Every summer, I leave the States to spend a month with my relatives in Xi’an, a 3,000-year-old city in central China that was once the starting point for the Silk Road. Visiting my family comes with the standard do-you-have-a-boyfriend questions and a nonstop supply of homemade grub (not that I'm complaining). But there's something else I've come to expect from family reunions in Xi'an: shuteye problems, courtesy of jet lag and a sleep environment that hardly resembles the American one I’ve grown up with.
Without fail, my yearly trips to China begin with days of drowsiness and nights of fitful sleep. But, by the time I’m ready to go home to North Carolina, I’m sleeping like a local. And my experience sleeping in China makes sense from an evolutionary standpoint: Humans are hardwired to adapt to sleeping in new places.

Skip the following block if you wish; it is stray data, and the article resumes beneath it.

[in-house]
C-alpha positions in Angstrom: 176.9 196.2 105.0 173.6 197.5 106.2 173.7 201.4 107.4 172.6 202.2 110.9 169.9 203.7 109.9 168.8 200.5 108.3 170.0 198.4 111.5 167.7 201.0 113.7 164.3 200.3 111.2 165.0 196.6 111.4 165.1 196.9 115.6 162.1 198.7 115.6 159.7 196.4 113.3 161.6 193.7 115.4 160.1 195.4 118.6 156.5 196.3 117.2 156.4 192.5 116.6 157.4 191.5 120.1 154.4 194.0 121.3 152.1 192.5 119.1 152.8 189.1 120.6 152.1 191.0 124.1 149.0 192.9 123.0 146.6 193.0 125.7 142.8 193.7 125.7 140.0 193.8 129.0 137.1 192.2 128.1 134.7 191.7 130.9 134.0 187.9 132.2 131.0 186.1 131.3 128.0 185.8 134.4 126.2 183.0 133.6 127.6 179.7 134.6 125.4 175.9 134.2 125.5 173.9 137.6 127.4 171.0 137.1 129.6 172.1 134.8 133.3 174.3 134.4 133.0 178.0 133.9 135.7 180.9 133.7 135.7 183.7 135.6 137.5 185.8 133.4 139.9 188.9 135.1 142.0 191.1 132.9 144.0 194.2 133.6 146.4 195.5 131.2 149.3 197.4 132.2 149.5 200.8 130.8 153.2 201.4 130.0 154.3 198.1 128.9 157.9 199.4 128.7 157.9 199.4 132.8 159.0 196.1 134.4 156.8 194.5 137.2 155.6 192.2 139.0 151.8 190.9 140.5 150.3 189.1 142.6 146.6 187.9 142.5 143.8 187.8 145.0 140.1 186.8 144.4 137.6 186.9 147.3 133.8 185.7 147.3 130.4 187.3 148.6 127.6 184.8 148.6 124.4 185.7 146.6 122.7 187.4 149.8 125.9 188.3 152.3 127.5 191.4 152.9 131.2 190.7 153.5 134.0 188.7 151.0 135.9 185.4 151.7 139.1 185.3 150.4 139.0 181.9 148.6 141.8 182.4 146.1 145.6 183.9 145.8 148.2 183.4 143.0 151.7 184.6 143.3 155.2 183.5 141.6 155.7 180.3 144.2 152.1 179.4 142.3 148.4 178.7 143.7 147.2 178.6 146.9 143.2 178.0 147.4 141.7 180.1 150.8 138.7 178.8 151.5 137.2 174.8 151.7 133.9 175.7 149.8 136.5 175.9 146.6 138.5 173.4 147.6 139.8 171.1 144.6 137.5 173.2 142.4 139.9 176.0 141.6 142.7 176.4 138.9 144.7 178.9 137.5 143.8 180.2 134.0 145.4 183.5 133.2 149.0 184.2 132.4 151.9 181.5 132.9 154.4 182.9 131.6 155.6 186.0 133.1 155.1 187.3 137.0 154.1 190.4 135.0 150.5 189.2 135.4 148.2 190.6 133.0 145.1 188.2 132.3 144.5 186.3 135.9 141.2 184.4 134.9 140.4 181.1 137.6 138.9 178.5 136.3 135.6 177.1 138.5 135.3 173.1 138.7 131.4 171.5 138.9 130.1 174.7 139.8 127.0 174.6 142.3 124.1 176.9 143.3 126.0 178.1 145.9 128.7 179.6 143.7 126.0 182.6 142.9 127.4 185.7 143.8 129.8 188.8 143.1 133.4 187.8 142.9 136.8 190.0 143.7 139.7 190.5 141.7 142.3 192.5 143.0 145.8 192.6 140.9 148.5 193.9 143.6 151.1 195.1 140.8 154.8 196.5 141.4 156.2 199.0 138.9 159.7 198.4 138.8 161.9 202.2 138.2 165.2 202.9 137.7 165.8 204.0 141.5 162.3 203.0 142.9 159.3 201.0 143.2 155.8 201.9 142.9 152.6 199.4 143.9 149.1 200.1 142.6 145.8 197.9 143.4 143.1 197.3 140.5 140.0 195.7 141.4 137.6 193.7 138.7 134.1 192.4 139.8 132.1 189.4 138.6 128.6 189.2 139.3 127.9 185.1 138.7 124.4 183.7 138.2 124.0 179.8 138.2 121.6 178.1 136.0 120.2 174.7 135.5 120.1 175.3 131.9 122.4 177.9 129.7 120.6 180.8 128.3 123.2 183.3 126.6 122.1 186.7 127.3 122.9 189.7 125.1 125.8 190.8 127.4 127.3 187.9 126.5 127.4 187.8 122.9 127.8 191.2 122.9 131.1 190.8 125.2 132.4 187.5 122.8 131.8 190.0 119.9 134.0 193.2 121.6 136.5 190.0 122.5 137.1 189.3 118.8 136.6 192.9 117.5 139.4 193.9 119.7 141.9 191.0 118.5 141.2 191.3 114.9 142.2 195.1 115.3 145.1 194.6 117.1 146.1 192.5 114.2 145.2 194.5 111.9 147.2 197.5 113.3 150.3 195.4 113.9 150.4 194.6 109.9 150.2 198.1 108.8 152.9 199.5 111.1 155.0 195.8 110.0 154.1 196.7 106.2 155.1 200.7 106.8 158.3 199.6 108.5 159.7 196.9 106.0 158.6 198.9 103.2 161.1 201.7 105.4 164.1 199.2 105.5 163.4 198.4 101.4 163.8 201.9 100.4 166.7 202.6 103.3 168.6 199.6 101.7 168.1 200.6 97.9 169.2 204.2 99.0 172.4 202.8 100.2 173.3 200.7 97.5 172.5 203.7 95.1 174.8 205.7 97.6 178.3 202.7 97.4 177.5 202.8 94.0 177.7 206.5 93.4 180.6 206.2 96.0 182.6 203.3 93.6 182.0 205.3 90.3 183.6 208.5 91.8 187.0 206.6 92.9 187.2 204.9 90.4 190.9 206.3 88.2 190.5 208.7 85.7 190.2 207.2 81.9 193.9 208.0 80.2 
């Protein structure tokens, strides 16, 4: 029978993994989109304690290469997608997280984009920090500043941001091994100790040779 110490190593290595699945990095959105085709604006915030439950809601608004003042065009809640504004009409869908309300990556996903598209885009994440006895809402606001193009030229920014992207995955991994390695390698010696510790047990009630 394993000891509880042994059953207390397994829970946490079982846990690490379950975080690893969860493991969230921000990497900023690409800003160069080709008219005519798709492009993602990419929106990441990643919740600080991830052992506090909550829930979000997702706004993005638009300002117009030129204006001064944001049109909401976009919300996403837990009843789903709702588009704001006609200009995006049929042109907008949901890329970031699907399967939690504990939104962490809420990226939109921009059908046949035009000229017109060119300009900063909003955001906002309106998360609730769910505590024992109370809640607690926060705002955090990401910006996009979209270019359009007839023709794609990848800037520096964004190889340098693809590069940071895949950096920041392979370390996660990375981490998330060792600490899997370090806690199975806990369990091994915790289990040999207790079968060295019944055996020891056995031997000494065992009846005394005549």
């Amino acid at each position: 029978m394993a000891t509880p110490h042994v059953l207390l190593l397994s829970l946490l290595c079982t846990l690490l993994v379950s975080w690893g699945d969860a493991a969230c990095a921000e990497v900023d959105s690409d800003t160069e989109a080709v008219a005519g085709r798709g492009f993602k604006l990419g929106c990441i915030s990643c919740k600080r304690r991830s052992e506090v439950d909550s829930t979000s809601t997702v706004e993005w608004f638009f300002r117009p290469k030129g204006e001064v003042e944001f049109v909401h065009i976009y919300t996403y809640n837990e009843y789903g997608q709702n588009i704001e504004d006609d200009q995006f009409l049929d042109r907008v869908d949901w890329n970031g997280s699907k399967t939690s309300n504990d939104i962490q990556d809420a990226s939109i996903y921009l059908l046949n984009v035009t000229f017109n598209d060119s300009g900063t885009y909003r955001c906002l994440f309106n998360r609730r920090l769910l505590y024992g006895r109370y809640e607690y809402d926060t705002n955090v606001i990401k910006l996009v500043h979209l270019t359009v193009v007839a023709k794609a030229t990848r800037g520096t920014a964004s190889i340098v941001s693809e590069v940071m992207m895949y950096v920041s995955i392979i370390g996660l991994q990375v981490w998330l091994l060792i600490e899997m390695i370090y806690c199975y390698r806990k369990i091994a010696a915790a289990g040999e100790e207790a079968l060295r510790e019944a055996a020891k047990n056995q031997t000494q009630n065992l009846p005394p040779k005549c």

My family and I usually land in China around dinnertime. Each year, my routine is similar: I stumble into my grandma’s apartment with a sore butt from 24 hours of air travel. After some jian bing, a Chinese-style crepe, and an episode of the latest Chinese soap, I’m ready to call it a night. My stiff bed never looks inviting, but, by this point, I’m too tired to care where I collapse. So I lie down and let my head sink into the pillow, a cloth cushion stuffed with buckwheat hulls (similar to the Zafu meditation pillow), and try to get comfortable.
Chinese beds are the polar opposite of what you’d find in America. The mattresses are made of thin cotton-like material and customarily topped with bamboo mats, or liang xi, for maximum coolness. One Quora commenter compared bamboo mats to kitchen floor tiles: “Have you ever been so hot you envied your dog for sprawling out on the kitchen floor tiles? [It’s] like that, but for your bed.” Interestingly enough, the character for “bed” in Chinese (床) contains “wood” (木), perhaps alluding to its rigid nature.
My first night sleeping in Xi'an is always a restless affair. But this is normal. The first night in any new environment triggers what’s known as the First Night Effect (FNE), when one hemisphere of your brain stays vigilant to monitor for suspicious noise or activity — it’s essentially a protective mechanism.